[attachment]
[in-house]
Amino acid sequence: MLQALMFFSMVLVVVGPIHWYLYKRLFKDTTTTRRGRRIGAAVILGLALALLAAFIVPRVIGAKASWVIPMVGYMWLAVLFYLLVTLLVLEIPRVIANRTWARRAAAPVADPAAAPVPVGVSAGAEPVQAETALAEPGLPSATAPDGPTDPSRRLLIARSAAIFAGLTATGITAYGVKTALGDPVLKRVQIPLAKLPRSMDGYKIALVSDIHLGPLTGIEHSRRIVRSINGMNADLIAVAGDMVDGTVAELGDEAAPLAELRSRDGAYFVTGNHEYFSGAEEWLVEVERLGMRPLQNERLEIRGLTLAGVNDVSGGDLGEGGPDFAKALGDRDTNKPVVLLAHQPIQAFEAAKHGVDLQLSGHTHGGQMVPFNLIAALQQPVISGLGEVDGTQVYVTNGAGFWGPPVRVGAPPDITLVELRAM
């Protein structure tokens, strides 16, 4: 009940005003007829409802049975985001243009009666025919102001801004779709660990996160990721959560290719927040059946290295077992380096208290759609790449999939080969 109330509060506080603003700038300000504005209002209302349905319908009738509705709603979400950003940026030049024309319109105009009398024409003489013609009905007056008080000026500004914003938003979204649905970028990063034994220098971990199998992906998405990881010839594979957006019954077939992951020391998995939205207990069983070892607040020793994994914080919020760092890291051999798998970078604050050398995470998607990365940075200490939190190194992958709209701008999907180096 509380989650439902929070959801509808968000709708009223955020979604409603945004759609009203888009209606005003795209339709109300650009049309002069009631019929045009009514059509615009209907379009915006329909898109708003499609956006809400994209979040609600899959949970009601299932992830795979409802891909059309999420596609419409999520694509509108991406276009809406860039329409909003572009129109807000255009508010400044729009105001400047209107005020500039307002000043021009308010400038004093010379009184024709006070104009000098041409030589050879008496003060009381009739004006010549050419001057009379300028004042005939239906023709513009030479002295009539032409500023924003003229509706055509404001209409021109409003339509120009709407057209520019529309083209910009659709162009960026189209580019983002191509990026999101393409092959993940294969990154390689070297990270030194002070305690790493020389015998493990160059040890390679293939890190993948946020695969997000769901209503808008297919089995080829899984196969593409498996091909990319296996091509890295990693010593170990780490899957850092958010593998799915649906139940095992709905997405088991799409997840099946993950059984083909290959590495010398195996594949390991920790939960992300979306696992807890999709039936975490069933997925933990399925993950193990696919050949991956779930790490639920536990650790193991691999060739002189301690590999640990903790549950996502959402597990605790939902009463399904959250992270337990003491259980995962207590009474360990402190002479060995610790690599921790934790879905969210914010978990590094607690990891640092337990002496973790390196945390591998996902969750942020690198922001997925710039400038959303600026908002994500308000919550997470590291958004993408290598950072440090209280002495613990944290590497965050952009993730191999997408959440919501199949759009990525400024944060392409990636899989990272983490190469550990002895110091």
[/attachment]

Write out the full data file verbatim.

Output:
[in-house]
Amino acid sequence: MLQALMFFSMVLVVVGPIHWYLYKRLFKDTTTTRRGRRIGAAVILGLALALLAAFIVPRVIGAKASWVIPMVGYMWLAVLFYLLVTLLVLEIPRVIANRTWARRAAAPVADPAAAPVPVGVSAGAEPVQAETALAEPGLPSATAPDGPTDPSRRLLIARSAAIFAGLTATGITAYGVKTALGDPVLKRVQIPLAKLPRSMDGYKIALVSDIHLGPLTGIEHSRRIVRSINGMNADLIAVAGDMVDGTVAELGDEAAPLAELRSRDGAYFVTGNHEYFSGAEEWLVEVERLGMRPLQNERLEIRGLTLAGVNDVSGGDLGEGGPDFAKALGDRDTNKPVVLLAHQPIQAFEAAKHGVDLQLSGHTHGGQMVPFNLIAALQQPVISGLGEVDGTQVYVTNGAGFWGPPVRVGAPPDITLVELRAM
């Protein structure tokens, strides 16, 4: 009940005003007829409802049975985001243009009666025919102001801004779709660990996160990721959560290719927040059946290295077992380096208290759609790449999939080969 109330509060506080603003700038300000504005209002209302349905319908009738509705709603979400950003940026030049024309319109105009009398024409003489013609009905007056008080000026500004914003938003979204649905970028990063034994220098971990199998992906998405990881010839594979957006019954077939992951020391998995939205207990069983070892607040020793994994914080919020760092890291051999798998970078604050050398995470998607990365940075200490939190190194992958709209701008999907180096 509380989650439902929070959801509808968000709708009223955020979604409603945004759609009203888009209606005003795209339709109300650009049309002069009631019929045009009514059509615009209907379009915006329909898109708003499609956006809400994209979040609600899959949970009601299932992830795979409802891909059309999420596609419409999520694509509108991406276009809406860039329409909003572009129109807000255009508010400044729009105001400047209107005020500039307002000043021009308010400038004093010379009184024709006070104009000098041409030589050879008496003060009381009739004006010549050419001057009379300028004042005939239906023709513009030479002295009539032409500023924003003229509706055509404001209409021109409003339509120009709407057209520019529309083209910009659709162009960026189209580019983002191509990026999101393409092959993940294969990154390689070297990270030194002070305690790493020389015998493990160059040890390679293939890190993948946020695969997000769901209503808008297919089995080829899984196969593409498996091909990319296996091509890295990693010593170990780490899957850092958010593998799915649906139940095992709905997405088991799409997840099946993950059984083909290959590495010398195996594949390991920790939960992300979306696992807890999709039936975490069933997925933990399925993950193990696919050949991956779930790490639920536990650790193991691999060739002189301690590999640990903790549950996502959402597990605790939902009463399904959250992270337990003491259980995962207590009474360990402190002479060995610790690599921790934790879905969210914010978990590094607690990891640092337990002496973790390196945390591998996902969750942020690198922001997925710039400038959303600026908002994500308000919550997470590291958004993408290598950072440090209280002495613990944290590497965050952009993730191999997408959440919501199949759009990525400024944060392409990636899989990272983490190469550990002895110091």